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ACLU Urges Government to Reunite Immigrant Families Within a Month

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A migrant mother walks with her two daughters on their way to the port of entry to ask for asylum in the U.S. on June 21, 2018.  (Mario Tama/Getty Images)

UPDATED: June 26, 10:36 a.m.

On Tuesday, the government responded to the ACLU's complaint. Read the full response here.


A federal judge in San Diego is expected to rule this week on what to do for roughly 2,000 immigrant children still being held in facilities far from their parents, and whether to limit future separations except with rare exceptions.

On Monday, the American Civil Liberties Union filed a proposal for the court to consider. The June 25 brief urges U.S. District Judge Dana Sabraw to require the government to:

  1. Reunify all children with their parents within 30 days, and within 10 days for children under 5 years old, except where the government has clear evidence that the parent is unfit or a danger to the child, or the parent is in a criminal facility that does not house minors;
  2. Provide parents, within seven days, telephone contact with their children;
  3. Stop separating children from their parents except where there is clear evidence that the parent is unfit or a danger to the child, or the parent is in a criminal facility that does not house minors;
  4. Not remove separated parents from the United States without their children, unless the parent affirmatively, knowingly, and voluntarily waives the right to reunification before removal.

Sabraw has moved up the deadline for the U.S. government to reply to the ACLU's proposal to Tuesday at 9 a.m., suggesting he may rule on the issue this week.


As public protests erupted over the weekend, the Department of Homeland Security issued a statement reporting the government had reunited 522 children with their parents, as of June 20, and would continue to bring families back together in the coming weeks. President Trump's June 22 executive order ended the separation of undocumented children from parents who are being prosecuted or facing deportation for illegal entry into the U.S.

But ACLU Attorney Lee Gelernt told KQED there's nothing in the order that says anything about reuniting the 2,000 other children still separated from their parents.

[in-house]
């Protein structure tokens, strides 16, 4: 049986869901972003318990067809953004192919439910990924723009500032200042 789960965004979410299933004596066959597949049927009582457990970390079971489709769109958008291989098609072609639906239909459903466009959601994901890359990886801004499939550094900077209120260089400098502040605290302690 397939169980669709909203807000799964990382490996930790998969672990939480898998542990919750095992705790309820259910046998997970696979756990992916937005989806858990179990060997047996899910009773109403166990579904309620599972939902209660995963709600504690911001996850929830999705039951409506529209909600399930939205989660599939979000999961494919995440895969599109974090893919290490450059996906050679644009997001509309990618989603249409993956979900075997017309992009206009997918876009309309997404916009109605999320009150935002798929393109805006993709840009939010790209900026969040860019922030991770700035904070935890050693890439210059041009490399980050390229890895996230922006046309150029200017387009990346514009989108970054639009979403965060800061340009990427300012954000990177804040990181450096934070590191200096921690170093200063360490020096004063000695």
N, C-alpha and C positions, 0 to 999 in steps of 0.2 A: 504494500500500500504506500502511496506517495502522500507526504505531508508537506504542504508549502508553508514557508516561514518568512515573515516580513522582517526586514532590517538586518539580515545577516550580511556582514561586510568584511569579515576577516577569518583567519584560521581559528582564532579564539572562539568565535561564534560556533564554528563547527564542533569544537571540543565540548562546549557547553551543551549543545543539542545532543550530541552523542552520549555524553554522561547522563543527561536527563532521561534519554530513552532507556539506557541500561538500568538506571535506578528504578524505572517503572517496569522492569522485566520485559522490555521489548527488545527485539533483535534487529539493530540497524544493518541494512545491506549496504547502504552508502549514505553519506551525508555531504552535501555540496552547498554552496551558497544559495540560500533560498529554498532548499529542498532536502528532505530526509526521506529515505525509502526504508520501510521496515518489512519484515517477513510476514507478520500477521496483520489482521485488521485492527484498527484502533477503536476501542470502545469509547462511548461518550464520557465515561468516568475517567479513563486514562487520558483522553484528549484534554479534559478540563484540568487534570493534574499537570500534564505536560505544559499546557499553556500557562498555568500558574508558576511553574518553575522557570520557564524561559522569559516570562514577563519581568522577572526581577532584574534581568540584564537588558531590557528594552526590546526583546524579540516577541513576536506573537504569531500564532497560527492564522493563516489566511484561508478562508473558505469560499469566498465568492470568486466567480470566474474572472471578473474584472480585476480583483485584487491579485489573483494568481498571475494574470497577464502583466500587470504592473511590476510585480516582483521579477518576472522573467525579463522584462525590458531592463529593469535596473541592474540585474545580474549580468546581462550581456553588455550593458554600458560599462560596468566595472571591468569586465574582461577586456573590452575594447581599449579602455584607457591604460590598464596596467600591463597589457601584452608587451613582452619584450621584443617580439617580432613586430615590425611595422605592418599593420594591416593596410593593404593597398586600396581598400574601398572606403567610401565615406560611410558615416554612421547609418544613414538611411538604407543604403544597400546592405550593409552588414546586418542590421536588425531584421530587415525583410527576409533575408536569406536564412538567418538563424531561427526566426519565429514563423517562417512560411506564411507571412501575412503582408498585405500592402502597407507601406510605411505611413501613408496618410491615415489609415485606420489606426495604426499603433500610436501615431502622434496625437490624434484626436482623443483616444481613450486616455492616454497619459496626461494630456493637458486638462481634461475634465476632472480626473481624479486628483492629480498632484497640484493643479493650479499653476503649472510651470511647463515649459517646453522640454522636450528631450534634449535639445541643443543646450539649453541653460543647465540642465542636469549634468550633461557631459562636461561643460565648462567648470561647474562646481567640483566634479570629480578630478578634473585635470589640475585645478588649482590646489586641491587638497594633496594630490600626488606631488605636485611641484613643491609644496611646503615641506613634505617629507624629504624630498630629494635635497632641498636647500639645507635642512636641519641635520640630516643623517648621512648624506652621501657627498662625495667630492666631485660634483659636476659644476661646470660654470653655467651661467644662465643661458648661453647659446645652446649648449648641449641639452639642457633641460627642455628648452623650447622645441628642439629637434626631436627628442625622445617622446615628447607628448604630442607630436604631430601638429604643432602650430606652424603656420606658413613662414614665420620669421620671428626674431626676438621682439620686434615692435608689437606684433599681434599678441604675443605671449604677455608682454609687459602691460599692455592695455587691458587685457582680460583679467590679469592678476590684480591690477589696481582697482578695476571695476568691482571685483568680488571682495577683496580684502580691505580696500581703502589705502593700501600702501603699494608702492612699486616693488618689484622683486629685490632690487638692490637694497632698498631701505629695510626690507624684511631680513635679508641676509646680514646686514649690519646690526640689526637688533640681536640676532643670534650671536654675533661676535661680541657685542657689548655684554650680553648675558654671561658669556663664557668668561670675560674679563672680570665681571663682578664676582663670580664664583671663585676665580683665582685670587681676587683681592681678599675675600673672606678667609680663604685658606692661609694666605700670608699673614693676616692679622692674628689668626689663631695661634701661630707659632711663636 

"Children are crying themselves to sleep, clinging to pictures of their parents," Gelernt said. "And you know these are the ones who even know what's going on. Some of the kids are just babies less than a year old."

The ACLU filed a complaint early this year seeking strict limits on the government’s separation of immigrant families — a practice attorneys argued has become frequent and arbitrary under the Trump administration.

Government Defends Efforts to Reunite Families

In a June 23 press release, the Department of Homeland Security (DHS) said that, “The United States government knows the location of all children in its custody and is working to reunite them with their families.”

DHS made assurances that parents know the location of their children and have “regular communication after separation to ensure that those adults who are subject to removal are reunited with their children for the purposes of removal.”

Immigration and Customs Enforcement (ICE) has begun tracking family members throughout the detention and removal process, according to the statement, and has special detention units for separated parent.

The agency also said it has worked with Health and Human Services to reunite children with parents before they depart the United States.

But in court documents the ACLU countered that “the evidence demonstrates that these recent steps are woefully inadequate even to allow communication between parents and children, much less to reunite them.”

Lawyers gave examples of parents who had tried to use a hotline number to find the children that have been taken from them, only to receive a busy signal or, in cases where they reached an operator, to be put on hold for 30 minutes. They argued that "it is infeasible for detained parents to stay on the line that long.”

"If the government is left to follow its existing practices -- which put the onus on parents to request reunification with their children, and without any reliable system in place for them to do so -- the overwhelming majority of children will not be reunited any time in the near future," concluded the ACLU. "That will mean that more and more children will suffer irreparable harm.”

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